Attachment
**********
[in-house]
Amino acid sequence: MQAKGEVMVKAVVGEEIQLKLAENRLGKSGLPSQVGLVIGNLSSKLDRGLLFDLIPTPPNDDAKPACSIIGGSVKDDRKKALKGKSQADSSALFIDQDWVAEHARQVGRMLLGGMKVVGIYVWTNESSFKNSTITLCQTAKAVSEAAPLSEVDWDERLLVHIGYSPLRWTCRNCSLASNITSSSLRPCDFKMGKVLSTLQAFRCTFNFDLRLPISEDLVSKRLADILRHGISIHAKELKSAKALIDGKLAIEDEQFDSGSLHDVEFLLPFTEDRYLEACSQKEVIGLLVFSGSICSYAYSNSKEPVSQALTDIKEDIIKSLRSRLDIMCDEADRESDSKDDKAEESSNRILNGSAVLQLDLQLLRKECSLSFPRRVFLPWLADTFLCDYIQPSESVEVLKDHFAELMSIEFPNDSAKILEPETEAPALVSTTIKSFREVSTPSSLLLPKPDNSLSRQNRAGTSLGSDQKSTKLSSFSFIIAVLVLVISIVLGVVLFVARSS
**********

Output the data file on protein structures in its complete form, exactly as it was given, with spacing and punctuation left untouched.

[in-house]
Amino acid sequence: MQAKGEVMVKAVVGEEIQLKLAENRLGKSGLPSQVGLVIGNLSSKLDRGLLFDLIPTPPNDDAKPACSIIGGSVKDDRKKALKGKSQADSSALFIDQDWVAEHARQVGRMLLGGMKVVGIYVWTNESSFKNSTITLCQTAKAVSEAAPLSEVDWDERLLVHIGYSPLRWTCRNCSLASNITSSSLRPCDFKMGKVLSTLQAFRCTFNFDLRLPISEDLVSKRLADILRHGISIHAKELKSAKALIDGKLAIEDEQFDSGSLHDVEFLLPFTEDRYLEACSQKEVIGLLVFSGSICSYAYSNSKEPVSQALTDIKEDIIKSLRSRLDIMCDEADRESDSKDDKAEESSNRILNGSAVLQLDLQLLRKECSLSFPRRVFLPWLADTFLCDYIQPSESVEVLKDHFAELMSIEFPNDSAKILEPETEAPALVSTTIKSFREVSTPSSLLLPKPDNSLSRQNRAGTSLGSDQKSTKLSSFSFIIAVLVLVISIVLGVVLFVARSS